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Model predicts individual's vitamin D needs

Date:
July 17, 2010
Source:
USDA/Agricultural Research Service
Summary:
Your skin tone and the amount of sunshine you receive -- in addition to what foods you eat -- all can influence the amount of vitamin D that your body has on hand for optimum health. Scientists have now developed a preliminary model that predicts an individual's vitamin D requirements.

Your skin tone and the amount of sunshine you receive--in addition to what foods you eat--all can influence the amount of vitamin D that your body has on hand for optimum health. In a preliminary and apparently first-of-its-kind study, Agricultural Research Service (ARS) research physiologist Charles B. Stephensen and colleagues have developed a preliminary model that predicts an individual's vitamin D requirements.

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Stephensen is based at the ARS Western Human Nutrition Research Center at the University of California-Davis.

Scientists have known since the early 20th century that our bodies are stimulated to make vitamin D when ultraviolet rays from the sun reach our skin. But the amount of direct sunlight that a person receives is affected not only by the amount of time spent in the sun, but also by latitude, season, skin pigmentation, and even the amount of protective clothing that one wears.

Some vitamin D comes from food, including salmon and some other fish; milk and breakfast cereals fortified with this essential nutrient, and nutritional supplements such as multivitamin tablets.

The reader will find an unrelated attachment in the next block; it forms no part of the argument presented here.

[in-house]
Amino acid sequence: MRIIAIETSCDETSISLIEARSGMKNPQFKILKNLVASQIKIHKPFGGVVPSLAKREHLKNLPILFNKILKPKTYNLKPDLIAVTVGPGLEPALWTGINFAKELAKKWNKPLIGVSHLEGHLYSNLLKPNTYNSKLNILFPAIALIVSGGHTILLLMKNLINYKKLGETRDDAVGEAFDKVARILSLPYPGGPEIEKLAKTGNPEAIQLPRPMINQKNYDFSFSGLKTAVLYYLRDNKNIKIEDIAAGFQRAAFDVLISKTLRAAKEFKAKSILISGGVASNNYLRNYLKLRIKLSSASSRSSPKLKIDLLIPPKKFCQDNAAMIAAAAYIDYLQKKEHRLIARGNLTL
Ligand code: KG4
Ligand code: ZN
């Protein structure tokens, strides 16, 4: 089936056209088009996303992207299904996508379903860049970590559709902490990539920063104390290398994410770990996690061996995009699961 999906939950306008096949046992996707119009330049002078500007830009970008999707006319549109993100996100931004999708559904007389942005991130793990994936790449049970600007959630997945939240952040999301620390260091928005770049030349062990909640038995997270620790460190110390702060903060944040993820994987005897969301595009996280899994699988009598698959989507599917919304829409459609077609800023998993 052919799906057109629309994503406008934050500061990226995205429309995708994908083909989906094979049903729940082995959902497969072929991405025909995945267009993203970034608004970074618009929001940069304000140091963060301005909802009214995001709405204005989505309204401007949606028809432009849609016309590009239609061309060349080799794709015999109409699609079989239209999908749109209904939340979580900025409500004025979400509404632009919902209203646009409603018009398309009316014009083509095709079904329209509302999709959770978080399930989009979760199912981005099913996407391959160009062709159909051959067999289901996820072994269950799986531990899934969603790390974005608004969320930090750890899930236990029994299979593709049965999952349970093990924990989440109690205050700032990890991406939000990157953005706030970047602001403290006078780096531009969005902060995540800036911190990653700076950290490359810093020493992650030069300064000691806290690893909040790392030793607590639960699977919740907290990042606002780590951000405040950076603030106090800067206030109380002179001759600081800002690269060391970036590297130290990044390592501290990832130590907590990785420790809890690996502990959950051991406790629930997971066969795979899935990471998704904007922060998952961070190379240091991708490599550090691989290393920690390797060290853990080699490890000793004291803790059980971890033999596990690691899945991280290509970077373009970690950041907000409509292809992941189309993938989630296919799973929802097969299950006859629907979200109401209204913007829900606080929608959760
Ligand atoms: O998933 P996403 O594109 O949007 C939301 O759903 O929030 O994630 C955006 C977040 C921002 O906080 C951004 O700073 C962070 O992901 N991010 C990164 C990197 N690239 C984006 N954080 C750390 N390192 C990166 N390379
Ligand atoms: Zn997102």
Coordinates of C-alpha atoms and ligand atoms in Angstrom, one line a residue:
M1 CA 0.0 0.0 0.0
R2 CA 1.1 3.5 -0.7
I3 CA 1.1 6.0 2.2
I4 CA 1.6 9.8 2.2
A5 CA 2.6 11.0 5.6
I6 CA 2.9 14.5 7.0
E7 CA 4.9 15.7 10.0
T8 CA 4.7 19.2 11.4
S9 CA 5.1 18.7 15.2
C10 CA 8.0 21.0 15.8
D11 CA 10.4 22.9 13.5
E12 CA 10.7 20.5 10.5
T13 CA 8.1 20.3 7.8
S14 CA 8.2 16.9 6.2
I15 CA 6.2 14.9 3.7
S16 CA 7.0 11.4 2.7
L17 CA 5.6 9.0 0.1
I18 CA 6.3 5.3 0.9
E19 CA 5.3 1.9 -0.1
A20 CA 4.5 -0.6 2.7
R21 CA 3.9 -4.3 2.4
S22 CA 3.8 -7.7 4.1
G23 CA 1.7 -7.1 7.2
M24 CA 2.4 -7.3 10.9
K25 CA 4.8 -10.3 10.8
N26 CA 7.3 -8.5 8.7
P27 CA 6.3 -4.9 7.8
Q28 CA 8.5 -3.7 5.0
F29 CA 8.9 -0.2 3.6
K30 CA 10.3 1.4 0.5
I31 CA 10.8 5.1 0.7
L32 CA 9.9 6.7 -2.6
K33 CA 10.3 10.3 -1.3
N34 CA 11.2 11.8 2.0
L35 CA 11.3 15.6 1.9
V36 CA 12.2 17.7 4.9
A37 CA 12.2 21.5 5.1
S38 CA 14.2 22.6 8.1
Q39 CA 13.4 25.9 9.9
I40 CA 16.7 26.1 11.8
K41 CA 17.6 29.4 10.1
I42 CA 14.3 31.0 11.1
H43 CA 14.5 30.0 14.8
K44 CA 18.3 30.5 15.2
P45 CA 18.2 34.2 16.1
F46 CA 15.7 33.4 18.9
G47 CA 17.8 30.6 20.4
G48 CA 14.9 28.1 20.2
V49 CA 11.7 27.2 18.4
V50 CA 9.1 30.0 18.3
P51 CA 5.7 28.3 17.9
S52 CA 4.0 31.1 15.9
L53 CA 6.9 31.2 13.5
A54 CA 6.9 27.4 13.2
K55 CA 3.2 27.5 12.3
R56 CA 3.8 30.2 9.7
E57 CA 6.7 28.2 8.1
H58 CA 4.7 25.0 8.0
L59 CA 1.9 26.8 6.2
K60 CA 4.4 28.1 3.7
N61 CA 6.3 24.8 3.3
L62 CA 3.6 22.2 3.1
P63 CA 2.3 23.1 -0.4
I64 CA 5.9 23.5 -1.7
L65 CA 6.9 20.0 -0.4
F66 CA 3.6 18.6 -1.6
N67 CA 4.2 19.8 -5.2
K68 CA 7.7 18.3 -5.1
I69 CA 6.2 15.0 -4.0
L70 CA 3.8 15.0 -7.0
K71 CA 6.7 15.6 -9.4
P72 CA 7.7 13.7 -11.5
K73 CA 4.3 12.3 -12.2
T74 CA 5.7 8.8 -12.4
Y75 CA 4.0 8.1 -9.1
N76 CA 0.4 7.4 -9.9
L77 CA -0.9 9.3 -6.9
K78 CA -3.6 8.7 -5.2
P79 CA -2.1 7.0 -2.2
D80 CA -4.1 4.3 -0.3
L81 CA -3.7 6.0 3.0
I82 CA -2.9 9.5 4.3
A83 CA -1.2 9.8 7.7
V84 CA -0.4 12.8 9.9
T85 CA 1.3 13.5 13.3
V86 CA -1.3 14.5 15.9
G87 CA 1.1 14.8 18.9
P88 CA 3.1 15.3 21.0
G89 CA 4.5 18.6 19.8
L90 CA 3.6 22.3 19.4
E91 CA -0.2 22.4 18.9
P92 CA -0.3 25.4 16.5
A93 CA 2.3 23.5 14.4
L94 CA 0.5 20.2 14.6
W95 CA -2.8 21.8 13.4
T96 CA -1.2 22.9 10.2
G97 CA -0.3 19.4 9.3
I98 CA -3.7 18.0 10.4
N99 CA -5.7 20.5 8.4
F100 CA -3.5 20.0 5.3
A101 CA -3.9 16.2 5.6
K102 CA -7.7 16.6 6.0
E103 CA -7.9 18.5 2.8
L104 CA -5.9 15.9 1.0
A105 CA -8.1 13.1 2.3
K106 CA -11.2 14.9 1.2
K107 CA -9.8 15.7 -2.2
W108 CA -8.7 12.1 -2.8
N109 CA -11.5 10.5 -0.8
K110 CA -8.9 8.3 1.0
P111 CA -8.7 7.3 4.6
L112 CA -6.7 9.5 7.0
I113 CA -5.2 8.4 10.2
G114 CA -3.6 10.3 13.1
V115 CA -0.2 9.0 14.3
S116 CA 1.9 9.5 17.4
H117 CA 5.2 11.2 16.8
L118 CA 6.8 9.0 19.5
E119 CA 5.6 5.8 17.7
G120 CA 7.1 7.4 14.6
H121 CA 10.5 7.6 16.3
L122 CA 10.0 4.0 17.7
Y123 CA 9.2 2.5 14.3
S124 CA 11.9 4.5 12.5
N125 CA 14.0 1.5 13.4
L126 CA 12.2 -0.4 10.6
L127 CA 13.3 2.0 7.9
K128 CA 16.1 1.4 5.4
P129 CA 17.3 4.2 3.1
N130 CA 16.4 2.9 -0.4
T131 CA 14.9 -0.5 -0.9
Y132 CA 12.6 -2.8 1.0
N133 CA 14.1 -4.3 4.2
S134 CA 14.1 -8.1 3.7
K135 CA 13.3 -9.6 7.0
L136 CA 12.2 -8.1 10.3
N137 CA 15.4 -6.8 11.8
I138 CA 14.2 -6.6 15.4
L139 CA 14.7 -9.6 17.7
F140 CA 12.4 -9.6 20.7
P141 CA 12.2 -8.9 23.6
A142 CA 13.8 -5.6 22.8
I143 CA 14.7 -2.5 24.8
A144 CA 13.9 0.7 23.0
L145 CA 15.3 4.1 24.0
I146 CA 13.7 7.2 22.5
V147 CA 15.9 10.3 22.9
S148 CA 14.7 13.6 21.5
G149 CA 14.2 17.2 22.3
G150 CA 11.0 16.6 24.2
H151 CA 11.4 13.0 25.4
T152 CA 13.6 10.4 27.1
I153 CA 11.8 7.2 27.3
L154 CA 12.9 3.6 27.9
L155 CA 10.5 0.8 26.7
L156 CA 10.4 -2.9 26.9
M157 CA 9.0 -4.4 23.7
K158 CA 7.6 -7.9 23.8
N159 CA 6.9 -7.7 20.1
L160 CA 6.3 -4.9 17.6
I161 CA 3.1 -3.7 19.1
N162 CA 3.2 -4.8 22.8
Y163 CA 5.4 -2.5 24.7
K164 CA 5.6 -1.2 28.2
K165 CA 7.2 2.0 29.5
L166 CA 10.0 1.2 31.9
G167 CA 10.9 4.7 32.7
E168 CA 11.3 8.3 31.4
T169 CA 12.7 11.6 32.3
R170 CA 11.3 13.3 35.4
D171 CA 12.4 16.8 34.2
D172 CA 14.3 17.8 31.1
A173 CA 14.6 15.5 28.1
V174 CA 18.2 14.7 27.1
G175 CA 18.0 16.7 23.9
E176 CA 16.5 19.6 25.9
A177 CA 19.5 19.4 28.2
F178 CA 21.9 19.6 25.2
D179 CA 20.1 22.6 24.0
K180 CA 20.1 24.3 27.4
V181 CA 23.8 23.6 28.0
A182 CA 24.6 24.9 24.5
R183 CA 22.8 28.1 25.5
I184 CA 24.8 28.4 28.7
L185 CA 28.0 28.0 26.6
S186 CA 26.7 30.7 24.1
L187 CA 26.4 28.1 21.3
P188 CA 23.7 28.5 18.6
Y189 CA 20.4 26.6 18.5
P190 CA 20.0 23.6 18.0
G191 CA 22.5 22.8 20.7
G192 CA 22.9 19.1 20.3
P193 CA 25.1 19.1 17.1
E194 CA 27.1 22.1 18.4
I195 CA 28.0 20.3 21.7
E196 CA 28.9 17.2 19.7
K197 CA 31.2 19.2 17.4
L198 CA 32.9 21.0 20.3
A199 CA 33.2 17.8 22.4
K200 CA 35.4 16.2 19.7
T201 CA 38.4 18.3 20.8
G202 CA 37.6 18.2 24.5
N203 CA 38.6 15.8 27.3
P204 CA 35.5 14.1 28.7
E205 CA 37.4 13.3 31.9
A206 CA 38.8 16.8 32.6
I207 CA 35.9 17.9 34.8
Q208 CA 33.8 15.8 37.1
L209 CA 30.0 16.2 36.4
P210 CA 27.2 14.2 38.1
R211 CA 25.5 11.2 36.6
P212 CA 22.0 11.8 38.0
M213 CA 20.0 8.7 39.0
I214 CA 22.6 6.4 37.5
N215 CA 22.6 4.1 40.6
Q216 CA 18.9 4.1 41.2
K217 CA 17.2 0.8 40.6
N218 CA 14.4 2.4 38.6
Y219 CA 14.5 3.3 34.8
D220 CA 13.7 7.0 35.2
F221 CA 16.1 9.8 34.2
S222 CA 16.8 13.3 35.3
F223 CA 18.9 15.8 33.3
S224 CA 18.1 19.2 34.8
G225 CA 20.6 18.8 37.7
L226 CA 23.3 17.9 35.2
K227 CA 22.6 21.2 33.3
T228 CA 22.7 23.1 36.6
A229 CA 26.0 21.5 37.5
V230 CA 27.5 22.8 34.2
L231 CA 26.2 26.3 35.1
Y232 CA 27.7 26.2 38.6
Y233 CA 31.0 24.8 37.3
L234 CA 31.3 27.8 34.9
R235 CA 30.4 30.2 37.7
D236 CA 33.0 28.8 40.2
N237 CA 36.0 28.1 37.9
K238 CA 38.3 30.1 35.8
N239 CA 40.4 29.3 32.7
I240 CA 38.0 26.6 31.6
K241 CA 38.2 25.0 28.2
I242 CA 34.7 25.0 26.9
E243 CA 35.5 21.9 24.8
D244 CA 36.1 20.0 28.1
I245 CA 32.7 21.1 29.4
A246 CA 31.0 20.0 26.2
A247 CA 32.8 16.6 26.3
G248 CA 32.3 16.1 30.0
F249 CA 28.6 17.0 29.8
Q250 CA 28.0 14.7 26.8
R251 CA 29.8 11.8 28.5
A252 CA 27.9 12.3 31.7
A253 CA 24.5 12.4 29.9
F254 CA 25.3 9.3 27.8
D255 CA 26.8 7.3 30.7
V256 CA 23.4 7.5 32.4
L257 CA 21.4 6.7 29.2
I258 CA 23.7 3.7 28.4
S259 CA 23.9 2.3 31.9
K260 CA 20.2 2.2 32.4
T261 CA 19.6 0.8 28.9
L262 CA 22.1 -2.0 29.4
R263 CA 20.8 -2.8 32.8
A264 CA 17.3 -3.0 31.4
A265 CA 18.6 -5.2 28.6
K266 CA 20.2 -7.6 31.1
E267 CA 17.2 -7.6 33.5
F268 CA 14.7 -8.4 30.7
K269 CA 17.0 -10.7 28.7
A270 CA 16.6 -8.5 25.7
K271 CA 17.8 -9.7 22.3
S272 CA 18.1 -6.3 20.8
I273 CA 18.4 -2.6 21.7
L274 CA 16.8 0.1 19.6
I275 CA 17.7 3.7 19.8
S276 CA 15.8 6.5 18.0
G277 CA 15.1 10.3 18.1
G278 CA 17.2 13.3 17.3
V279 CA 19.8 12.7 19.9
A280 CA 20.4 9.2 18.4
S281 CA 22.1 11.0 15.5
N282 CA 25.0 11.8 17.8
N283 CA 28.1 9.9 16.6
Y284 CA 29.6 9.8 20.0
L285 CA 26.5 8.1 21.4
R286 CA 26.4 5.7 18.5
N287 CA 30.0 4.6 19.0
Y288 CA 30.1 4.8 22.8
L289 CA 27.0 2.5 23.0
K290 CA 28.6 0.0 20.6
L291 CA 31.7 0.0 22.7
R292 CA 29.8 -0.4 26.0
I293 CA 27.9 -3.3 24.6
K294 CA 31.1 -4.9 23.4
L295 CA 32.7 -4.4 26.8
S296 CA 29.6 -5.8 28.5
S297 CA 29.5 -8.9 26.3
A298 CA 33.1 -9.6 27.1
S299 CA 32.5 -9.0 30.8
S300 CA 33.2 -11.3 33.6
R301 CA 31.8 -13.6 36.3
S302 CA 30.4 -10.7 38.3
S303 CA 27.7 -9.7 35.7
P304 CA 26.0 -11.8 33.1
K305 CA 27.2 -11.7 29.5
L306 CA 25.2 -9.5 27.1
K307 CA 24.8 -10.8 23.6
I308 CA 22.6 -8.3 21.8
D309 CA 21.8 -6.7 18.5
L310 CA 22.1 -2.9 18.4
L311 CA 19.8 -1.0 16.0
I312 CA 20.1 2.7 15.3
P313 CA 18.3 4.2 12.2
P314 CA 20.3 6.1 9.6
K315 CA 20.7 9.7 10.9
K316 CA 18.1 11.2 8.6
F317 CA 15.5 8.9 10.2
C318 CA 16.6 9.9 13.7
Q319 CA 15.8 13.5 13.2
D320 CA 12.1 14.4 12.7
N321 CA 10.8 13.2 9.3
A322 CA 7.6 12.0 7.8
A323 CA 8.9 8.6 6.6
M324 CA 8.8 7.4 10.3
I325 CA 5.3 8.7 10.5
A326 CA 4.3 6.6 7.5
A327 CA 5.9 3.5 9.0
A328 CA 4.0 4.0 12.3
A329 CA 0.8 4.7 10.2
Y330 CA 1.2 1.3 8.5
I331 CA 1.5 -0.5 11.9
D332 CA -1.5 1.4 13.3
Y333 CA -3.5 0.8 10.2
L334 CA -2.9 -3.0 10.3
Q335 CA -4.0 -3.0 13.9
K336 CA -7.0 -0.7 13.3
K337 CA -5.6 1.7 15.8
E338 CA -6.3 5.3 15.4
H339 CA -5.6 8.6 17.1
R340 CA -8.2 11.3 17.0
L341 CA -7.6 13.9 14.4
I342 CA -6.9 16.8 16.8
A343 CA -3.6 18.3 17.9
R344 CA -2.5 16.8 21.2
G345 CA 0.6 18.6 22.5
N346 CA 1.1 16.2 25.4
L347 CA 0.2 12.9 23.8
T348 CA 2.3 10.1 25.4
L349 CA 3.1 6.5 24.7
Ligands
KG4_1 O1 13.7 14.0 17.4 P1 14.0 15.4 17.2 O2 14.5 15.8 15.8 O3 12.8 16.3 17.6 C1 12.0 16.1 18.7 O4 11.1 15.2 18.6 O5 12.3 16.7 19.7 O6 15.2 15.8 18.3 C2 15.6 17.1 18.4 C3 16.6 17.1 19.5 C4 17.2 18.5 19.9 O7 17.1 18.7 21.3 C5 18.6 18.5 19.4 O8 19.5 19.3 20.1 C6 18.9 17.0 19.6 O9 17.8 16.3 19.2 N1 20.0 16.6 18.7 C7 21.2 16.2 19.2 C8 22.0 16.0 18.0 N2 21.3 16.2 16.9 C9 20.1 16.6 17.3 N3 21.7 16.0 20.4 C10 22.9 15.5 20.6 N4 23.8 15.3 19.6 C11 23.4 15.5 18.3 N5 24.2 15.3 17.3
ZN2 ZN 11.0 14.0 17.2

The current recommended daily allowance of vitamin D for U.S. adults who are less than 50 years of age is 200 international units.

To develop the preliminary model, Stephensen and co-investigators worked with 72 young adult volunteers who provided intermittent records of what they ate and, for 7- to 8-week stints, wore photosensitive badges from 7 a.m. to 7 p.m. so scientists could determine their level of sun exposure.

Data from the volunteers--either African-American or of European ancestry--who had relatively low amounts of sun exposure suggest that they may need additional vitamin D to reach a target blood level of 75 nanomoles of vitamin D per liter of plasma.

Stephensen cautions, however, that some vitamin D levels indicated by the model exceed the level currently considered safe. More research, with a larger number of volunteers, may refine the predictive power of the model, he reports.

The research was published earlier this year in the Journal of Nutrition.


Story Source:

The above story is based on materials provided by USDA/Agricultural Research Service. The original article was written by Marcia Wood. Note: Materials may be edited for content and length.


Cite This Page:

USDA/Agricultural Research Service. "Model predicts individual's vitamin D needs." ScienceDaily. ScienceDaily, 17 July 2010. <www.sciencedaily.com/releases/2010/06/100618112133.htm>.
USDA/Agricultural Research Service. (2010, July 17). Model predicts individual's vitamin D needs. ScienceDaily. Retrieved December 23, 2014 from www.sciencedaily.com/releases/2010/06/100618112133.htm
USDA/Agricultural Research Service. "Model predicts individual's vitamin D needs." ScienceDaily. www.sciencedaily.com/releases/2010/06/100618112133.htm (accessed December 23, 2014).

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